I got a job as a grants facilitator before ever taking an editing class, so I learned on the job and from my colleagues. And I found that I love it! I was used to teaching university writing, getting students for four months and never seeing them again. Now I work with a subset of the same authors year after year, and I enjoy getting to know individual writers and their writing patterns and to see the impact of my work on their careers.
Later this summer, I’ll be launching a 12-part course called “Editing Academic Research Grants in Canada,” which I’ve designed for academic editors – for freelancers who want to expand the services they offer and for folks who are keen to work in-house at a university. I’ll post an announcement to my email list, The Shortlist, when it’s available – I’m aiming for June 2022.
It seems that you have a large number of clients. How did you build that client base?
My first clients were the faculty with whom I worked in-house. I also got word-of-mouth referrals from people outside my unit. In early 2018, I decided that I needed to synthesize what I was learning from courses and from my reading, and so I started a blog just for myself. After eight months of blogging, I pitched and began writing my “Ask Dr. Editor” column for University Affairs.
That column is my biggest piece of marketing – it’s a content-marketing approach. The intention is to raise the profile of academic editing as a profession. I feature other academic editors too – folks such as Iva Cheung, Cath Ennis, Cara Jordan, and Brianna Wells. The column raises academics’ awareness of the profession of editing. I want readers to understand what we do, respect how we do it, and trust that we know what we’re doing.
When I get a query from someone about editing something, I can say “Yes,” and I can link to a column I’ve written about their type of document, to say, “Here’s a bit more about my approach.” That’s an easy way of converting leads into clients. Readers of my column also get a clear sense of my approach before contacting me. For example, one of my older pieces, “The Politics of Pronouns,” discusses the appropriateness of the singular they. If an academic doesn’t agree with that approach, they know beforehand and won’t even approach me about working with them.
You seem to be a very composed person. How do you manage this when so many of your deadlines seem to fall within a short time frame?
I’m happy to appear that way, but I do have an anxiety disorder! One thing that helped me to develop confidence as an editor and in my approach to my work is that I developed an online portfolio a few years back. I also hosted a webinar for Editors Canada about making a portfolio. The portfolio that I made includes samples from all the things I’d done in the many parts of my life – editing, academic stuff, volunteer work, gardening, disaster response preparedness – and I used it to find what these aspects have in common and to build a picture of who I am. What I learned, when I put all these puzzle pieces together, is that I really enjoy working with people who are under stress and helping them to achieve what they want to achieve. So this surface-level composure that you see is part of how I interact with others – but it doesn’t mean that I don’t experience stress and anxiety! It just means that I manage those feelings and avoid passing them along to others.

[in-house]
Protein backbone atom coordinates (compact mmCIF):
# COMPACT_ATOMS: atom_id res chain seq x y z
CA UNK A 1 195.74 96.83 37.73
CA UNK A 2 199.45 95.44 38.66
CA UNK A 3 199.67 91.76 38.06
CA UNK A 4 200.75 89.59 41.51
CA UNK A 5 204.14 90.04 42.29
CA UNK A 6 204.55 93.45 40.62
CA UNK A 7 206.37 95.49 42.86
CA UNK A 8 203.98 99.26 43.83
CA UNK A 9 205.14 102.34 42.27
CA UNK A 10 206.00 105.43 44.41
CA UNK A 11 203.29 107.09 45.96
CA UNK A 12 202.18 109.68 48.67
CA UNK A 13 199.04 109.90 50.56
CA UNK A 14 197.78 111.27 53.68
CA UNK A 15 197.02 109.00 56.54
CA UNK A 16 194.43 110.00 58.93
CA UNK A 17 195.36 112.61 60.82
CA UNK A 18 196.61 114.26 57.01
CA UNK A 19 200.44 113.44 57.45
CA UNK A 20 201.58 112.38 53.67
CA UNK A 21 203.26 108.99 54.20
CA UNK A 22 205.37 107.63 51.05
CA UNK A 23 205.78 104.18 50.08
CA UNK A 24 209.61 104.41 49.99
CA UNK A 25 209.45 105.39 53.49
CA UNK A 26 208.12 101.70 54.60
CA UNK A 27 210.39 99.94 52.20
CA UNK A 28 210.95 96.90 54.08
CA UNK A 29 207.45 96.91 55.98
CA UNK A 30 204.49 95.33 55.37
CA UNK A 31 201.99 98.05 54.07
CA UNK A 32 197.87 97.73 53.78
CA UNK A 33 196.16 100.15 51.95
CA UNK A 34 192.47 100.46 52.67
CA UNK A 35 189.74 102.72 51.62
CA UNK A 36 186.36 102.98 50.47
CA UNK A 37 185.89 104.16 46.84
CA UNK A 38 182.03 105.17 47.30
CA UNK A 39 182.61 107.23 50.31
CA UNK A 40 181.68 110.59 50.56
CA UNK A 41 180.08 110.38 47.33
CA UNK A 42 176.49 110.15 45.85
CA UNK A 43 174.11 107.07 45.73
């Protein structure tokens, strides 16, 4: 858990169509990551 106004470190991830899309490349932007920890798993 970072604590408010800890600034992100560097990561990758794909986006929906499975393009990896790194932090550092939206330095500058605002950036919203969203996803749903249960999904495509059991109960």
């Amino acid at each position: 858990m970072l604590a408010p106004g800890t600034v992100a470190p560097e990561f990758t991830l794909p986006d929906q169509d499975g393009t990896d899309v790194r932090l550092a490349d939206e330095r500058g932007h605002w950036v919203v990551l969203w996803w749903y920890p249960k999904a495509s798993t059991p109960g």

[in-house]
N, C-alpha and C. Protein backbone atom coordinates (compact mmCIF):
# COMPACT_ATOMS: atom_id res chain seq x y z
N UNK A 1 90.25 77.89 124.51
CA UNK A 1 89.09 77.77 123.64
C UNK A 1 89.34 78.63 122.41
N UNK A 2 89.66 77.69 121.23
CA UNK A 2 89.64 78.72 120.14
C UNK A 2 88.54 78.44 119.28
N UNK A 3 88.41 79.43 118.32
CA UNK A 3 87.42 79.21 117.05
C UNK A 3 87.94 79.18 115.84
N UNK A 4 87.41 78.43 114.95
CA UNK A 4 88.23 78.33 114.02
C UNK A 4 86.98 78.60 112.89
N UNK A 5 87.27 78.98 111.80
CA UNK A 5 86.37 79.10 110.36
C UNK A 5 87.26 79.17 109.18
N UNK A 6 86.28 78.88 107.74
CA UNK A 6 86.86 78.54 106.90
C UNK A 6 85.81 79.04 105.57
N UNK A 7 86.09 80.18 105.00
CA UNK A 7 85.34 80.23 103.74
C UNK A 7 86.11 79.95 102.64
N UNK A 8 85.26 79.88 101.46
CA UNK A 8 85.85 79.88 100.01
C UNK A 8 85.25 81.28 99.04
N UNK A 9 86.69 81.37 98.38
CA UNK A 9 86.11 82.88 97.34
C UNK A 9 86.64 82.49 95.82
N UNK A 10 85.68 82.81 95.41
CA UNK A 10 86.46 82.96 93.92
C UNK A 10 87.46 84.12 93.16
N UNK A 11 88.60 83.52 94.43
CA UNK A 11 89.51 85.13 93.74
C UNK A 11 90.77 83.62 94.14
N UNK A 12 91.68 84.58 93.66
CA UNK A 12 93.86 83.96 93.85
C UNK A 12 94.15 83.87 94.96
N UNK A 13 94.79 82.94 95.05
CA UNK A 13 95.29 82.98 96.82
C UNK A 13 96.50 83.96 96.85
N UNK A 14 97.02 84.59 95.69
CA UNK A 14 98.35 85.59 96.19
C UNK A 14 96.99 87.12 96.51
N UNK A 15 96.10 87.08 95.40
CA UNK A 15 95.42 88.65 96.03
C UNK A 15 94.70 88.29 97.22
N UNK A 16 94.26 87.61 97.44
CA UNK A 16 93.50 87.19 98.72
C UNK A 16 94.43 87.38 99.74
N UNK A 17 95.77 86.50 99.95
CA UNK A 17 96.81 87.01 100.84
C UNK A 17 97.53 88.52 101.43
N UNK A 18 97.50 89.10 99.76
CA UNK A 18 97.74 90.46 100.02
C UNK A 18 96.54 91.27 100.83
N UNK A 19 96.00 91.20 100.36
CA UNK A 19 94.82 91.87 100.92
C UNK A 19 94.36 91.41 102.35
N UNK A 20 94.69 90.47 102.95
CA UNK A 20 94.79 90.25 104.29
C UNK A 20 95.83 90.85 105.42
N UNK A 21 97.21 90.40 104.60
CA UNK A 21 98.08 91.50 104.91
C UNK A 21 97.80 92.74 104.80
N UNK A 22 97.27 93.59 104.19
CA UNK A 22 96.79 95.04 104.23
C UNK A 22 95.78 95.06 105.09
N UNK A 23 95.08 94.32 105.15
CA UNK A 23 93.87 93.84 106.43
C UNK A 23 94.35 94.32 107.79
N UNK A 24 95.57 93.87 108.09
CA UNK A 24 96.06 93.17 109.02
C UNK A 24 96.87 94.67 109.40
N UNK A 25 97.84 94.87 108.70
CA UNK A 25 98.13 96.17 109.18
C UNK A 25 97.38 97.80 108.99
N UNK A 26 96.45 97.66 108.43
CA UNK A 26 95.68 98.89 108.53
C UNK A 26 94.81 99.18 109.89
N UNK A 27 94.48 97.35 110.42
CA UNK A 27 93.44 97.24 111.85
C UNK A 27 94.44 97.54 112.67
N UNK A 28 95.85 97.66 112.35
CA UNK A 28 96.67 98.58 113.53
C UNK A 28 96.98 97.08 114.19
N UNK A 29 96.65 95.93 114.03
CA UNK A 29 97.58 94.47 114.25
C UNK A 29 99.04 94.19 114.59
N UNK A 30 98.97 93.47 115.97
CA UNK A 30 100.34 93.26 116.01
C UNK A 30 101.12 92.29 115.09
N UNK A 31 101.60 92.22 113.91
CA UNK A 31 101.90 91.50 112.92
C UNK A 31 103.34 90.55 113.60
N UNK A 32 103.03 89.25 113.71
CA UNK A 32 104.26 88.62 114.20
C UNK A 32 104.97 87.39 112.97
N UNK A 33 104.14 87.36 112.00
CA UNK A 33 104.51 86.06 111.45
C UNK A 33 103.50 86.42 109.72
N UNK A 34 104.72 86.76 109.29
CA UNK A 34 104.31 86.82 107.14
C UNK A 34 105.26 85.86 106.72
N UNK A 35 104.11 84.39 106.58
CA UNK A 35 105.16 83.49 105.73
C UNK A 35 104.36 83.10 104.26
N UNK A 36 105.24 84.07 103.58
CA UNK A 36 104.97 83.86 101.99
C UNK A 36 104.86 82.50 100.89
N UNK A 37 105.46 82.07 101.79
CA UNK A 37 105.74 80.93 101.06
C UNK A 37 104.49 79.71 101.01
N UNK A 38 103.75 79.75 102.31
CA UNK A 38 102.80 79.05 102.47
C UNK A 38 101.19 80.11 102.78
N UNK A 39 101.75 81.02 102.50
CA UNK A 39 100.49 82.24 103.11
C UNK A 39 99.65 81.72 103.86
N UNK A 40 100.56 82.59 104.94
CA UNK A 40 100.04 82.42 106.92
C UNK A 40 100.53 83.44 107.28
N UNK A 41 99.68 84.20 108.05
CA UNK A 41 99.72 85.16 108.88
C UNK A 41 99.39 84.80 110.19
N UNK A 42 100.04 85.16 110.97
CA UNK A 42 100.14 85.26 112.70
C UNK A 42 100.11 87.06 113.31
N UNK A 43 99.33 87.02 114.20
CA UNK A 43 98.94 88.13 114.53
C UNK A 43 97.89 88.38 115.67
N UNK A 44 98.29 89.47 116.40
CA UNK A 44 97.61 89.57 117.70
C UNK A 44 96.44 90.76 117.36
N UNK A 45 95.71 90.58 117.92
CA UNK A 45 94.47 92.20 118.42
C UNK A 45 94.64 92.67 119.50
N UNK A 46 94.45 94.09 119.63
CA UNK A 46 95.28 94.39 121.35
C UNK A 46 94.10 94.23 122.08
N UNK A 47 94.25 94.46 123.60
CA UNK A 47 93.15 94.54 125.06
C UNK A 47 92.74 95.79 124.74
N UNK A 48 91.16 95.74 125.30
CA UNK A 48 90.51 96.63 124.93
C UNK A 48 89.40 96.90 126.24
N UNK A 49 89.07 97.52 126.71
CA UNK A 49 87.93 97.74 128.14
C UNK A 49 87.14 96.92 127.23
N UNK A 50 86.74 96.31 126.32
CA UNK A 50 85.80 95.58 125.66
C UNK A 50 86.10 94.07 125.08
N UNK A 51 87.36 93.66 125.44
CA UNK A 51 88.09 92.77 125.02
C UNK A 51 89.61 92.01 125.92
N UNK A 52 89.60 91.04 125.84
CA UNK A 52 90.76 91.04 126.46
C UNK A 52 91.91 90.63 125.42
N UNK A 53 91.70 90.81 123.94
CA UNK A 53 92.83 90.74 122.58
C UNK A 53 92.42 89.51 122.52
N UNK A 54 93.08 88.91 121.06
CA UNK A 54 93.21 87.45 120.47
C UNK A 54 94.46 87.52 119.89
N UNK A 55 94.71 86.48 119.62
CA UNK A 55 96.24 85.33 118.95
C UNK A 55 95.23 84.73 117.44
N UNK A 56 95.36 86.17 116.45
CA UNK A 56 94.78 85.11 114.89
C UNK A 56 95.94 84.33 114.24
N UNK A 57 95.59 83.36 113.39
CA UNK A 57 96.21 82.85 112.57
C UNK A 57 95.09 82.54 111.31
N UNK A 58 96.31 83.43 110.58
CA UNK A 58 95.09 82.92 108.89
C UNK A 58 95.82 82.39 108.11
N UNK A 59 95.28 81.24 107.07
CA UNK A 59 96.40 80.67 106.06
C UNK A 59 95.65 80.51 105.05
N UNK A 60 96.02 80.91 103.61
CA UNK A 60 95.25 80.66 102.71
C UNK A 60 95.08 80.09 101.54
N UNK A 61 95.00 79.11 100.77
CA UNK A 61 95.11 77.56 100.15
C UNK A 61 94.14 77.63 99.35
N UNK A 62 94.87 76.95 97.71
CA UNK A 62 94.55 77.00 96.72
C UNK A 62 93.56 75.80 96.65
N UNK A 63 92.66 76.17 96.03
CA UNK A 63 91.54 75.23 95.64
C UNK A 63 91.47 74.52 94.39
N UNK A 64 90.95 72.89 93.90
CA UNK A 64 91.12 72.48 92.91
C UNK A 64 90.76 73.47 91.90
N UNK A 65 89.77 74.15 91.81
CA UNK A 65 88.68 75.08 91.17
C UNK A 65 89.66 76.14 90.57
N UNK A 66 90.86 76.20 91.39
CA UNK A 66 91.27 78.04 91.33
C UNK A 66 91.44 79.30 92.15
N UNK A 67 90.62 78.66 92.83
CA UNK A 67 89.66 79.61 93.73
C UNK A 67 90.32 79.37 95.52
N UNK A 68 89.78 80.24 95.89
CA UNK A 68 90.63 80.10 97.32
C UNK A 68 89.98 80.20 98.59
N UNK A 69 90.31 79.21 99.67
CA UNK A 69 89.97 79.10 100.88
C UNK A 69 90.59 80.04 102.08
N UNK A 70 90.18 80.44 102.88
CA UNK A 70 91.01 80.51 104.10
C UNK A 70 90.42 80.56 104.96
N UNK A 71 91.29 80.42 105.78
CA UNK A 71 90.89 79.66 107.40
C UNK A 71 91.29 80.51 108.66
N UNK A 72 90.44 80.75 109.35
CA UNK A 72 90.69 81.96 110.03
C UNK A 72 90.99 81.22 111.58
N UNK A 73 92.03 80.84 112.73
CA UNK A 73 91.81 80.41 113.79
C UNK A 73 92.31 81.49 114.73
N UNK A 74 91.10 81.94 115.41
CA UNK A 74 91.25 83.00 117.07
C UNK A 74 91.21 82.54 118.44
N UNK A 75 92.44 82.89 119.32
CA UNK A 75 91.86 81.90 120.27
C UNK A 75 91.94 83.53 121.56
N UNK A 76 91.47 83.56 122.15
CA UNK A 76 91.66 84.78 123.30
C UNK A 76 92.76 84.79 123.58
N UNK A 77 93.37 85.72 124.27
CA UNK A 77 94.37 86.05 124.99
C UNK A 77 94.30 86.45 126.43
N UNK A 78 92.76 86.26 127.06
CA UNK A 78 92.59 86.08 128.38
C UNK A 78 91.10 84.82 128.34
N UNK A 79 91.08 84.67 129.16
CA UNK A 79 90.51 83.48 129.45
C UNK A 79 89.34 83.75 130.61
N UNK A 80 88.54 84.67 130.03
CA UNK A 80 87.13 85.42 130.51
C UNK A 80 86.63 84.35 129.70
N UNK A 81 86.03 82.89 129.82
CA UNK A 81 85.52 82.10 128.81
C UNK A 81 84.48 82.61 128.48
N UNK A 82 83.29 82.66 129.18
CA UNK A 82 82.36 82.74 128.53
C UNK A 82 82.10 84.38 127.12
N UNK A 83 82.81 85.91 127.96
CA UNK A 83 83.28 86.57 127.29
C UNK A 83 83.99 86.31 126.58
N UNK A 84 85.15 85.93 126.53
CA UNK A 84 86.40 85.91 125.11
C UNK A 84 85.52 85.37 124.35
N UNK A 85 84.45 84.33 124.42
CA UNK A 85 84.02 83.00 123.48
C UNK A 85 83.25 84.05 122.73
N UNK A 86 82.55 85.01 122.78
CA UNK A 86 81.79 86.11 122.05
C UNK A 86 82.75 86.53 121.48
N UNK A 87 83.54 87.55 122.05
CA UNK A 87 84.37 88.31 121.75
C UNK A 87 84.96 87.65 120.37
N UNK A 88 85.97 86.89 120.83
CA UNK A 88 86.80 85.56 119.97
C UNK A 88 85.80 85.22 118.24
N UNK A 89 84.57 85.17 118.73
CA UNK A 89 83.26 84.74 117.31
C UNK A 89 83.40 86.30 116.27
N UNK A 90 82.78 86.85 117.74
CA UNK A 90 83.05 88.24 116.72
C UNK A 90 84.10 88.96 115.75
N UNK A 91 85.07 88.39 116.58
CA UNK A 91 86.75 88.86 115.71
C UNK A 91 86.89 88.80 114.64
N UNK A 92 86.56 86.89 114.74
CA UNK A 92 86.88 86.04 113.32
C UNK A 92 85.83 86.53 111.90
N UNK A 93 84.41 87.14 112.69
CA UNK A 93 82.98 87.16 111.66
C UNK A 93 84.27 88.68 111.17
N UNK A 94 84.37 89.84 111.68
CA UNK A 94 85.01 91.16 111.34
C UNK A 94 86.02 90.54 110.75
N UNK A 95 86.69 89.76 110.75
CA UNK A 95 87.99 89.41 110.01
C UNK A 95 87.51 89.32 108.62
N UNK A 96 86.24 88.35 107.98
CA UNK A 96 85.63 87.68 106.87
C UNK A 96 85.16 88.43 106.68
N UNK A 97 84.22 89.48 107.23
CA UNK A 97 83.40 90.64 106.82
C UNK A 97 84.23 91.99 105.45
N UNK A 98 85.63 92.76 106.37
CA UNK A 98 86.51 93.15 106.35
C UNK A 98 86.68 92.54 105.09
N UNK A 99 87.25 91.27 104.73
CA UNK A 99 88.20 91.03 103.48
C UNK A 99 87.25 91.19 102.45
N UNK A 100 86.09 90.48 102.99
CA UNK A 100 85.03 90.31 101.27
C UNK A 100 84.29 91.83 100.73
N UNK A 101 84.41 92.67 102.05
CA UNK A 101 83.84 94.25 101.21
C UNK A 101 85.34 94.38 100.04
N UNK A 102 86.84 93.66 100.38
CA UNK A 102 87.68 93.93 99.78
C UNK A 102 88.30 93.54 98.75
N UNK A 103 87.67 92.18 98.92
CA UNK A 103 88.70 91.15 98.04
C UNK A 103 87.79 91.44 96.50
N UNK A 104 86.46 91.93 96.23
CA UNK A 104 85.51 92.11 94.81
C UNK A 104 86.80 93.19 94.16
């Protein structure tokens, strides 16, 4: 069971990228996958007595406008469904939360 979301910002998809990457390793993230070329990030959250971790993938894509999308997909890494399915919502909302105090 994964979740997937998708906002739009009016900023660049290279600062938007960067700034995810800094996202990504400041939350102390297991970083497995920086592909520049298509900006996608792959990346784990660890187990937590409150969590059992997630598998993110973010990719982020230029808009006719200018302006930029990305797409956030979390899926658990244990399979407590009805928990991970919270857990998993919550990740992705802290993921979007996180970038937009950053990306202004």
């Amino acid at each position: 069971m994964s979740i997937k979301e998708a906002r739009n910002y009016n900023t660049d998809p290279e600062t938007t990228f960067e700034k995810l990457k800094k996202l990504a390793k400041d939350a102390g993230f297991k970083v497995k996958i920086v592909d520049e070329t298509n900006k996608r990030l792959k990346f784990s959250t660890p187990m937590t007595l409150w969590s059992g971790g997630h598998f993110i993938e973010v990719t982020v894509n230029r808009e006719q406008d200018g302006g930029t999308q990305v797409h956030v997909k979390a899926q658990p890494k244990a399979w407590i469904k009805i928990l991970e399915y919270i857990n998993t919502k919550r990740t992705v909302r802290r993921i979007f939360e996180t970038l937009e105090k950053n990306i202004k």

You’re very interested in Indigenous cultures. Do you seek work from Indigenous groups?
No. If someone approaches me to edit an Indigenous text, I refer them to the Indigenous Editorial Association. I suppose that if the client really wanted to work with me, I would, but so far my referrals have been appropriate. A chapter of my PhD dissertation was on Tekahionwake, E. Pauline Johnson, a Haudenosaunee poet from Brantford, Ontario. I’ve edited a SSHRC grant application that involved partnering with Indigenous communities, and I’m currently editing a journal article that focuses on Indigenous works in diamond mines in the Northwest Territories. I strive to do this work in a good way.
What do you enjoy most about the niche in which you work?
It’s very easy for me to get into flow. I can tap into an enjoyable, timeless space where the world around me disappears, and I’m “in the zone.” That’s such a nice feeling! And I hope that other editors can tap into the same feeling too. I consider myself an evangelist for academic editing – and for editing research grants in particular – because I hope that other people will see it as being within the scope of their abilities.
If any of your members have questions about freelance business practices, content marketing, academic editing, or research grant editing, I’d be happy to meet up for a virtual coffee!
Tuesday, May 17 – “The Strange Art of Writing [and Editing] Screenplays” with Clarke Mackey
Screenplays do a lot of heavy lifting in the entertainment industry, and they probably go through more editing by more people than published texts. They must bring stories to life and excite the reader, but they also serve as a technical map for movie productions, much like a composer’s score. Over the decades, people have developed conventions to make all this work. This presentation will provide some basics on how to read, write, and edit screenplays.
Clarke taught screenwriting for many years at Queen’s University. He presented to us in October 2019 on editing films and was an engaging speaker.
Monday, May 30 – Our Annual General Meeting
Calling all members! Please try to attend and contribute to the future of the twig.